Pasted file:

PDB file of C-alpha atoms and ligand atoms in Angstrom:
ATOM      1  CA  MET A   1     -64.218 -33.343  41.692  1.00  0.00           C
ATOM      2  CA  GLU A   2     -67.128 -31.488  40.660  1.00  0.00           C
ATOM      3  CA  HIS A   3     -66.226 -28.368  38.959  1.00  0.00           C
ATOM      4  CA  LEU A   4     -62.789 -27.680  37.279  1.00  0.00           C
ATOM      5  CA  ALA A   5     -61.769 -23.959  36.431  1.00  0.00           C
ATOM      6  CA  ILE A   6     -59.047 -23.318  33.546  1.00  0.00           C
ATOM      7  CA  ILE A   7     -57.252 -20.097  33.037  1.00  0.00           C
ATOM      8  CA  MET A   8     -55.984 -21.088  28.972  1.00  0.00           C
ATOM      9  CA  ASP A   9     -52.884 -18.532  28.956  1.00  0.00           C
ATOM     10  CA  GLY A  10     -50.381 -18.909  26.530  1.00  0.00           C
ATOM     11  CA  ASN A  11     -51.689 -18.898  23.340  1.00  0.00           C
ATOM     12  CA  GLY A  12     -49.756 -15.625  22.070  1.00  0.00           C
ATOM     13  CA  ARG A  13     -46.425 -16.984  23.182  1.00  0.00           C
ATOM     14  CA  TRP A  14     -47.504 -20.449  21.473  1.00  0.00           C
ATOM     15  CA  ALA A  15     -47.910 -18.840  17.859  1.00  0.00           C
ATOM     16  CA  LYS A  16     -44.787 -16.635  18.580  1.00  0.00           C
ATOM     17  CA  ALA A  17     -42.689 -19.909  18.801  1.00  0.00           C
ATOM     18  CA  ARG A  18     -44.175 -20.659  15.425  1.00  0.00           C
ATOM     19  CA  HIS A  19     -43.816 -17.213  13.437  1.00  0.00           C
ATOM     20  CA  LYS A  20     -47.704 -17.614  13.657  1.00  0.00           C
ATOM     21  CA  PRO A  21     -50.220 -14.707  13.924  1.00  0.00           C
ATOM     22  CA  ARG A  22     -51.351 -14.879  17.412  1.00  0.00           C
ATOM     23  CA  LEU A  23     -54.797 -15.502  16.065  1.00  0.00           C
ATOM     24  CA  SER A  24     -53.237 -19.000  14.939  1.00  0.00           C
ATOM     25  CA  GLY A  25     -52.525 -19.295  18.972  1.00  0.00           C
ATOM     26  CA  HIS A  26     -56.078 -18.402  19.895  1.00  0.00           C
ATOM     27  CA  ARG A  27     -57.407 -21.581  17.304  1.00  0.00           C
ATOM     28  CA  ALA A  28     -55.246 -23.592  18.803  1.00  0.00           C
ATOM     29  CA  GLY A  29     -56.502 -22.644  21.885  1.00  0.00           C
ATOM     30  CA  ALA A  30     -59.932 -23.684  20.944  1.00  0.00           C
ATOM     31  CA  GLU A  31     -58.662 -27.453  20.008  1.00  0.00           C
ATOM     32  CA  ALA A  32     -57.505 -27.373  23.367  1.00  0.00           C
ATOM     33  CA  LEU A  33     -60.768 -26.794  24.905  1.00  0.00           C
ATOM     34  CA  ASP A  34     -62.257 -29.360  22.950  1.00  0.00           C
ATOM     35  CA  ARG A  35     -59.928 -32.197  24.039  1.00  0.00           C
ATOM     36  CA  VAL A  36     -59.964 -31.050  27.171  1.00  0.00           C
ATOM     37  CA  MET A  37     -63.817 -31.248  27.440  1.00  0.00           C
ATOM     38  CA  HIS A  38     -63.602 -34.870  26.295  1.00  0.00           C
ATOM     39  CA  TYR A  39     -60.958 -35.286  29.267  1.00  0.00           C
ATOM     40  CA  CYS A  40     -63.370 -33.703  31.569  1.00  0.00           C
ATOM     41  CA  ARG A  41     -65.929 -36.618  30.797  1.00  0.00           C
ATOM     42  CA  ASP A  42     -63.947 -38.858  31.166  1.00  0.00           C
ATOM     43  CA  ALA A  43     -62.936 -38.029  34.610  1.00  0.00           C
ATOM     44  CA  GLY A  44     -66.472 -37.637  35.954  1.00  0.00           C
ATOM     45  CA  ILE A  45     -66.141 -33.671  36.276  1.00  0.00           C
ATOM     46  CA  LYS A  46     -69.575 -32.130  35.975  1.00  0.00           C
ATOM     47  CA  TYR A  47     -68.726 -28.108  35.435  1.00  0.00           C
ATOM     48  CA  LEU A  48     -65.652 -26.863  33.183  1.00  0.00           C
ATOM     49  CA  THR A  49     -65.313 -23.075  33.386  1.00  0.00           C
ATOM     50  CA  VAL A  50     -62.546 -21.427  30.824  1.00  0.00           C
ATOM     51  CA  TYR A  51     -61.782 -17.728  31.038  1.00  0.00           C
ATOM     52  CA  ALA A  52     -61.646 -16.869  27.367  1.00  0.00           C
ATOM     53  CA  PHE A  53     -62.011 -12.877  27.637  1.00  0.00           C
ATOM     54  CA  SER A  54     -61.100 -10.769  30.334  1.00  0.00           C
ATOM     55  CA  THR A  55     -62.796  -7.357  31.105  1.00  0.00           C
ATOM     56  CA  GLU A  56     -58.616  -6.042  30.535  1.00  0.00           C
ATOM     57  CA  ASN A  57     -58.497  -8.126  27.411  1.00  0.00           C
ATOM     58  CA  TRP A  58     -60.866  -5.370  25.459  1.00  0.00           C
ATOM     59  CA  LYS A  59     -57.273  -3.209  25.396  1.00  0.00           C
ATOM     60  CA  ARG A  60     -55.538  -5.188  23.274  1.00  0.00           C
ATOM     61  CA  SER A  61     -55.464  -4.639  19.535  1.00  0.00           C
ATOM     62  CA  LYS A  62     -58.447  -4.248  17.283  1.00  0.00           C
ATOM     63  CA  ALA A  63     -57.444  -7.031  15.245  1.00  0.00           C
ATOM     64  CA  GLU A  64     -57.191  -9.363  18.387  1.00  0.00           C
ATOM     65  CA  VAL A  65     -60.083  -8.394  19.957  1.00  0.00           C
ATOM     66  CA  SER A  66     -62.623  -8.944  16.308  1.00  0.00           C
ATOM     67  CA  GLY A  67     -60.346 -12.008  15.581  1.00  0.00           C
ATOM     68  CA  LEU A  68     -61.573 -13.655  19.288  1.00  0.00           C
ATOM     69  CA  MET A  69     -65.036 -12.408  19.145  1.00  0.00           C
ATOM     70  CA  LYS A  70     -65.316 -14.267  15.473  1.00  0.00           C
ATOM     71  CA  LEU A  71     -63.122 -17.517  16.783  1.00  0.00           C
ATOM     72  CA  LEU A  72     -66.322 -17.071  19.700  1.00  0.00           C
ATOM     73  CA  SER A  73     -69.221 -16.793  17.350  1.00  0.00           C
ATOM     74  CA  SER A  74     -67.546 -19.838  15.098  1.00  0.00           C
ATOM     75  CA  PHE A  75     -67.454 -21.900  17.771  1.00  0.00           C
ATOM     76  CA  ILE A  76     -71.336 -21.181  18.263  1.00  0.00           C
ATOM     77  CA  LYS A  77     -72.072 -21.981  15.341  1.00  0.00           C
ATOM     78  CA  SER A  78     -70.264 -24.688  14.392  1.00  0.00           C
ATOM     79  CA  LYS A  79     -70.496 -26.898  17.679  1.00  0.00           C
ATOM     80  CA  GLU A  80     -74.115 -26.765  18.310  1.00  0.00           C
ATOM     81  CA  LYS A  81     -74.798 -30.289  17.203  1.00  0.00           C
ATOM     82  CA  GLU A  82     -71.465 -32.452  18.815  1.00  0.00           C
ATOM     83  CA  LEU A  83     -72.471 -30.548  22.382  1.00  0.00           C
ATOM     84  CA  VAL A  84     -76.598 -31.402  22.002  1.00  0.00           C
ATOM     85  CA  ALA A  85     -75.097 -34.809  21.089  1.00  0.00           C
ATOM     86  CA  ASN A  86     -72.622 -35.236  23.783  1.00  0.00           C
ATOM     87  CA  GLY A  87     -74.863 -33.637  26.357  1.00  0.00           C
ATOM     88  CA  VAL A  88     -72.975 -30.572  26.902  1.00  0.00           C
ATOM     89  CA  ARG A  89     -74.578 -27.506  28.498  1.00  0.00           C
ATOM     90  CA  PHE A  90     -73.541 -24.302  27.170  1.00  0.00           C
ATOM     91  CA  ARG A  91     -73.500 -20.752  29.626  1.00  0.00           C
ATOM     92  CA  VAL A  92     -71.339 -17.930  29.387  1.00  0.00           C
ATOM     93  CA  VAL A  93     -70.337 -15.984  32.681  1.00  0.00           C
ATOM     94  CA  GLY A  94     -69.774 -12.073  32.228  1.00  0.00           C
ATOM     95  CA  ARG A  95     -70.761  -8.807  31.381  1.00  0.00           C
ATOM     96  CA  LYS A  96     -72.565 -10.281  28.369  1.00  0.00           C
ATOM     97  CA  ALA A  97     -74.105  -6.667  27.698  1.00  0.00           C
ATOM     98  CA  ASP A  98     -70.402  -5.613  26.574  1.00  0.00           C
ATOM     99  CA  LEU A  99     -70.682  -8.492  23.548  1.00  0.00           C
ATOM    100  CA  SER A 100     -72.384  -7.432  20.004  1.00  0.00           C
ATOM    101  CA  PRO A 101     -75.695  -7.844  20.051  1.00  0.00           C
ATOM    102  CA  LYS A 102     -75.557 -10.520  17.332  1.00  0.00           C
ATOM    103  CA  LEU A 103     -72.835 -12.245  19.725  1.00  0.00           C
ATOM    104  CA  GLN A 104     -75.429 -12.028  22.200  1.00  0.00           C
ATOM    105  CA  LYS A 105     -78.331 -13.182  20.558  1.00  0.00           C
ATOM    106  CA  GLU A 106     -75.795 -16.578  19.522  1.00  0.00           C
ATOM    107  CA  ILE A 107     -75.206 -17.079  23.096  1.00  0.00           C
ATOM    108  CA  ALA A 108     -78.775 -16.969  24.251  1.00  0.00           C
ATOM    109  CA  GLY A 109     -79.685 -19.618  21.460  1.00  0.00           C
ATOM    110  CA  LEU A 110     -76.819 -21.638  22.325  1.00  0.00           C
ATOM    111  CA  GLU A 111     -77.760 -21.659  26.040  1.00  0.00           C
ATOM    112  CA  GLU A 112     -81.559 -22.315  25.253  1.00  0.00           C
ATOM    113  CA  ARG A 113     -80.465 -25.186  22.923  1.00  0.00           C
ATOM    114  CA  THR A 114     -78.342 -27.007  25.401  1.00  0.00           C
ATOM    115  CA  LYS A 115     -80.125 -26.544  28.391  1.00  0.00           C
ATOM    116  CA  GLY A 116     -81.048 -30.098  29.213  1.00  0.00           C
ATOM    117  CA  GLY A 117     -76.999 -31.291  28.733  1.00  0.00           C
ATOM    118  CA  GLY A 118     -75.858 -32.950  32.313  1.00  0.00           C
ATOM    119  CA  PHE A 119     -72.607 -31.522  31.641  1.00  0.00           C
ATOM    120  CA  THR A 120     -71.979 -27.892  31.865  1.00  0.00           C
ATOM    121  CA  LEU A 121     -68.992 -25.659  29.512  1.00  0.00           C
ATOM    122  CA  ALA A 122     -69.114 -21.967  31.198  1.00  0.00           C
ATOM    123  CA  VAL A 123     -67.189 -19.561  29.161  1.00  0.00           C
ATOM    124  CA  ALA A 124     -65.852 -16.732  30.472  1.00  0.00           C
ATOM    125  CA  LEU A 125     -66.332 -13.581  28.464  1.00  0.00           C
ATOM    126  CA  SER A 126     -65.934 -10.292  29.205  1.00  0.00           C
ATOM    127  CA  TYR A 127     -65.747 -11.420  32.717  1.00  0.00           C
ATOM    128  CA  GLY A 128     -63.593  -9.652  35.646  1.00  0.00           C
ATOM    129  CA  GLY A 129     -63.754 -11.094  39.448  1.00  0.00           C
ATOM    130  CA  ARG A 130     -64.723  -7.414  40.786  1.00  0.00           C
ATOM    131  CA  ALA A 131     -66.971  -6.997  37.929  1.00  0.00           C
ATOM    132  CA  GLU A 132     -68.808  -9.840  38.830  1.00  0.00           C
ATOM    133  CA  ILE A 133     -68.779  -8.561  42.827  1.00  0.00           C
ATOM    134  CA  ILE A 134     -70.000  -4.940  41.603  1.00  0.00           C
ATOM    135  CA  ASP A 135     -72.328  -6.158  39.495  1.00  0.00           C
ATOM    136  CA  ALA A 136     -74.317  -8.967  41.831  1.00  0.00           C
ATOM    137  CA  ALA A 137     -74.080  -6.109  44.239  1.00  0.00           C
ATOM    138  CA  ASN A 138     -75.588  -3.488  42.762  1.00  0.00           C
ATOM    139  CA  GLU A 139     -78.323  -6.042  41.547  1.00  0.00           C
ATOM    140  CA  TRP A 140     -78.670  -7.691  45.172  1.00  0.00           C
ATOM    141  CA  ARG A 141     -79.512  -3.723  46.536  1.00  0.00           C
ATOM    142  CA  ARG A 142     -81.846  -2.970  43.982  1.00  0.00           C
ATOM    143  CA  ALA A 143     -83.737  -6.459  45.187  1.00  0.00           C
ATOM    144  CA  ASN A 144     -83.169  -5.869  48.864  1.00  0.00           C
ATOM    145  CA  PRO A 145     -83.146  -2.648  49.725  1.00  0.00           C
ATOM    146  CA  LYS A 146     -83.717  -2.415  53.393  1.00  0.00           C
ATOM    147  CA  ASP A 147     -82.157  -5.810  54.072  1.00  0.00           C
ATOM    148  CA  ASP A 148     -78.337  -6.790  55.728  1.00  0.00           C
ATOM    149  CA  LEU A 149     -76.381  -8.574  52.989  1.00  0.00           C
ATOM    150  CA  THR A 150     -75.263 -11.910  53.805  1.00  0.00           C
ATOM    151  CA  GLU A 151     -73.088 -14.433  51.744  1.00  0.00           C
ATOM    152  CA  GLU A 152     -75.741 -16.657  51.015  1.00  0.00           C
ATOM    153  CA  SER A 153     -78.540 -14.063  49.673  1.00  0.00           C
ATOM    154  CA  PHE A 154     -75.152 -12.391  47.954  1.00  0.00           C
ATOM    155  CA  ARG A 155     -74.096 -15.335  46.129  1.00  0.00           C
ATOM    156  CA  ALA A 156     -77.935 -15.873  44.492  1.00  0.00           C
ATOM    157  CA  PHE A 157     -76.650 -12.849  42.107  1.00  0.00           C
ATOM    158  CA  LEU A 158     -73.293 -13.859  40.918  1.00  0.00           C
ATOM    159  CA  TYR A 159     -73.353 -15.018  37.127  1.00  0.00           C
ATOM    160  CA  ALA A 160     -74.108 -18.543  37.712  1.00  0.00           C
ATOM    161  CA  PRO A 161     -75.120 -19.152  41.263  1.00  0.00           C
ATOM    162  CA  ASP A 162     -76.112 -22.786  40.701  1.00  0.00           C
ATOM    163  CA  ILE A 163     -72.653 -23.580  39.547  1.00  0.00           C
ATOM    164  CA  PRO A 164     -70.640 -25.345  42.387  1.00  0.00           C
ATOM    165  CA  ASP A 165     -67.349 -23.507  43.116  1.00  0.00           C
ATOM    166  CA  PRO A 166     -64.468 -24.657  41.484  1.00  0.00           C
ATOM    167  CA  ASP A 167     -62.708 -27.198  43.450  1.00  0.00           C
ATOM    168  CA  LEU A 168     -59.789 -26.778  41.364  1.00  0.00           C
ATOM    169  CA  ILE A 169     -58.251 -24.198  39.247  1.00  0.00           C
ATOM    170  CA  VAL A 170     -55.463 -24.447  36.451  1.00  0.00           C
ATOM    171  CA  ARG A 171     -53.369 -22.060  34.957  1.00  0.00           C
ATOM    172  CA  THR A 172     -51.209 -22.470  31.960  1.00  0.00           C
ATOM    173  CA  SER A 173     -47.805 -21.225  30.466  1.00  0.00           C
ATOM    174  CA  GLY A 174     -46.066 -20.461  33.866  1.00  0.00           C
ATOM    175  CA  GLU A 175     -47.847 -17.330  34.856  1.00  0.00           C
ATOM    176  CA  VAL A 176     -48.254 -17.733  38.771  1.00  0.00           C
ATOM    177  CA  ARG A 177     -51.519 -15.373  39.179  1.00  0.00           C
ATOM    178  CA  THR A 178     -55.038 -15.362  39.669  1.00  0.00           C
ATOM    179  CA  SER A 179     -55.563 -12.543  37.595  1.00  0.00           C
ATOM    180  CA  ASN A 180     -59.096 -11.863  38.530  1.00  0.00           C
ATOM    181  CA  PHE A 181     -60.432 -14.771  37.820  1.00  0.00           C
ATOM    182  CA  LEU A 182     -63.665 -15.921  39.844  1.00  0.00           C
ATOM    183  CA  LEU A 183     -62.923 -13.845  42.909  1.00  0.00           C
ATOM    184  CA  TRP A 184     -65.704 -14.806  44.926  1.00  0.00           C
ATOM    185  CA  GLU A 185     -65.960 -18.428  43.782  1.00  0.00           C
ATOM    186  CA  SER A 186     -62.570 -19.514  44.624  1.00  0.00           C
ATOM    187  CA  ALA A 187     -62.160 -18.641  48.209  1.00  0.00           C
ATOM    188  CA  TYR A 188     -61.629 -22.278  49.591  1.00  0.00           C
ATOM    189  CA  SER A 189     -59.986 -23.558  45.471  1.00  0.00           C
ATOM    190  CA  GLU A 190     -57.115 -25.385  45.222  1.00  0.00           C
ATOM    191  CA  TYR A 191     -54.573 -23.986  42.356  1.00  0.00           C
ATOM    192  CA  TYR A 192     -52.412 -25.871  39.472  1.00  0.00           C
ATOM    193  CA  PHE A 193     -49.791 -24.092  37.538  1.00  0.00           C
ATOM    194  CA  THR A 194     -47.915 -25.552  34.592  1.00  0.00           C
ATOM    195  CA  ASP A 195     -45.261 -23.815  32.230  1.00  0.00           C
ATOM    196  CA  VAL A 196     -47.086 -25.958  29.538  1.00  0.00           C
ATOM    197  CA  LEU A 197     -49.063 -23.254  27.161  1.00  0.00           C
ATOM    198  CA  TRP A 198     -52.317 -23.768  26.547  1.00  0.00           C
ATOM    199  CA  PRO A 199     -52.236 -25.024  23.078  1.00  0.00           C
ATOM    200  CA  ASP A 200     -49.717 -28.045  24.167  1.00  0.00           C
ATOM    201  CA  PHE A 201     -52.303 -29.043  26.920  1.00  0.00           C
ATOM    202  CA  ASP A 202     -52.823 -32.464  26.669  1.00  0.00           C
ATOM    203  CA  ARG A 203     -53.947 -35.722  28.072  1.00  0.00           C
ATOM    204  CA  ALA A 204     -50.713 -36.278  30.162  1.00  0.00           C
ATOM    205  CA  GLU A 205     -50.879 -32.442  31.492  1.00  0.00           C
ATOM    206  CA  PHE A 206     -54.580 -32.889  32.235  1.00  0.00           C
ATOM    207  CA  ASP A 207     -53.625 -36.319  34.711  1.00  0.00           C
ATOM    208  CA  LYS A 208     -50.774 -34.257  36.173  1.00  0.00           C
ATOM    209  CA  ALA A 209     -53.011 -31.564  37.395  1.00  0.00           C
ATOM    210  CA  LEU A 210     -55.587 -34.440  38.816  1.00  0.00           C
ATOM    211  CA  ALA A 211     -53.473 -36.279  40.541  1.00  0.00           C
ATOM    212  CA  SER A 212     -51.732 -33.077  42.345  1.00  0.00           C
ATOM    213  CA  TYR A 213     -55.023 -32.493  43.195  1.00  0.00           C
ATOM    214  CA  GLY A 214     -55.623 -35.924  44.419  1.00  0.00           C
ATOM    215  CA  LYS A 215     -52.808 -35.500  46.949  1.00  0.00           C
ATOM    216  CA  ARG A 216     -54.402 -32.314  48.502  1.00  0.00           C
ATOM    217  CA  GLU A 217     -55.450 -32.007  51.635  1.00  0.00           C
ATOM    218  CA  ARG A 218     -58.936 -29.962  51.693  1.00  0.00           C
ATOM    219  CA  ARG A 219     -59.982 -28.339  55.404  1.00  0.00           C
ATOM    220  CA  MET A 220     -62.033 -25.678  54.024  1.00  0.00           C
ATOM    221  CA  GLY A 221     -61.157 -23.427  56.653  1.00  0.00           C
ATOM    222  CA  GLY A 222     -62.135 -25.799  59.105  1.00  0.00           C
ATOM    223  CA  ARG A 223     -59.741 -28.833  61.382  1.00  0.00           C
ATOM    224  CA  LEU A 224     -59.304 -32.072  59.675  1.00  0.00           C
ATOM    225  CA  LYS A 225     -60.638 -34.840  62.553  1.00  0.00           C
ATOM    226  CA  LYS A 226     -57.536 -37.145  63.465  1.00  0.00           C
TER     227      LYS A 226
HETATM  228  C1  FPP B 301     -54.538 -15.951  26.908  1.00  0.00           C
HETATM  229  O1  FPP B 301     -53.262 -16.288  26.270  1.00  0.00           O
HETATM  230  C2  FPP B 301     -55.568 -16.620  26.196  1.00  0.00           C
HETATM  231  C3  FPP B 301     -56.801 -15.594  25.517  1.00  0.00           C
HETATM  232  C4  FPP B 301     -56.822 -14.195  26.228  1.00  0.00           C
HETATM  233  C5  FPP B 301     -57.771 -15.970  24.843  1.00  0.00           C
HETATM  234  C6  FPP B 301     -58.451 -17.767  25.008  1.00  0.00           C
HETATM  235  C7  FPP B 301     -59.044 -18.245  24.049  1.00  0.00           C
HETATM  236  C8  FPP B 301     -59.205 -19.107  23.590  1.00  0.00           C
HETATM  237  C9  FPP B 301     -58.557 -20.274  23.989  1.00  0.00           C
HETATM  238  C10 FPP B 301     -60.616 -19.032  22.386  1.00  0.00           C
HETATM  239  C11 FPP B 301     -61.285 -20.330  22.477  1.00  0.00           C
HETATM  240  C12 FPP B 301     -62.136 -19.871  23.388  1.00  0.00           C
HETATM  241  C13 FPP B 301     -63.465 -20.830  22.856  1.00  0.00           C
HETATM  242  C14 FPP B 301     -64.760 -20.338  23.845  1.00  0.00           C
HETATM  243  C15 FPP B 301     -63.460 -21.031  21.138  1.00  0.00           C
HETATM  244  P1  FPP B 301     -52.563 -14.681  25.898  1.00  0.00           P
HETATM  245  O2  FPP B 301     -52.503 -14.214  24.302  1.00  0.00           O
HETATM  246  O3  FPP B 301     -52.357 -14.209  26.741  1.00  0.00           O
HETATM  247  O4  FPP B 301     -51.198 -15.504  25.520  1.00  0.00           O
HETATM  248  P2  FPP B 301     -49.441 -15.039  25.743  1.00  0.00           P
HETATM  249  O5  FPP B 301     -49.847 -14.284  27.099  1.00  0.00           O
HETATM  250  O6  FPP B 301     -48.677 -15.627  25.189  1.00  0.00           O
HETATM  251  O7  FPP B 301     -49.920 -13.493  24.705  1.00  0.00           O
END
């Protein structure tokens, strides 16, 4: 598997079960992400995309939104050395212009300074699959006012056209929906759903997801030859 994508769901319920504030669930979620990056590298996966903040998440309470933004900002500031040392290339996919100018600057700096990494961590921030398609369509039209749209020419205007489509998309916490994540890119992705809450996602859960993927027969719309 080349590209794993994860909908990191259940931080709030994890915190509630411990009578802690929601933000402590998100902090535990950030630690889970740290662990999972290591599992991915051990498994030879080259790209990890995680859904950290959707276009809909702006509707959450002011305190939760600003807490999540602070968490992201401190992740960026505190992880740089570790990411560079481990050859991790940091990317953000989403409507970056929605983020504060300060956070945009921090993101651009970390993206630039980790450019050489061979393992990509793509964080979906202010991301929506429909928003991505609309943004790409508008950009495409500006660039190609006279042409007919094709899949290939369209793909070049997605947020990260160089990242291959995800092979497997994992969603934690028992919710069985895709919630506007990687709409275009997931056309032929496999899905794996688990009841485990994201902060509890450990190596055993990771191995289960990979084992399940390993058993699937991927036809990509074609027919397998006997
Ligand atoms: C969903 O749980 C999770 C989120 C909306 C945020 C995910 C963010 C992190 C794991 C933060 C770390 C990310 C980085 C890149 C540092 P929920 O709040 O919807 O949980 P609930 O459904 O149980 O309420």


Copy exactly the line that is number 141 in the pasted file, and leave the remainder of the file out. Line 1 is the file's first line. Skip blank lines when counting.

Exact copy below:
ATOM    140  CA  TRP A 140     -78.670  -7.691  45.172  1.00  0.00           C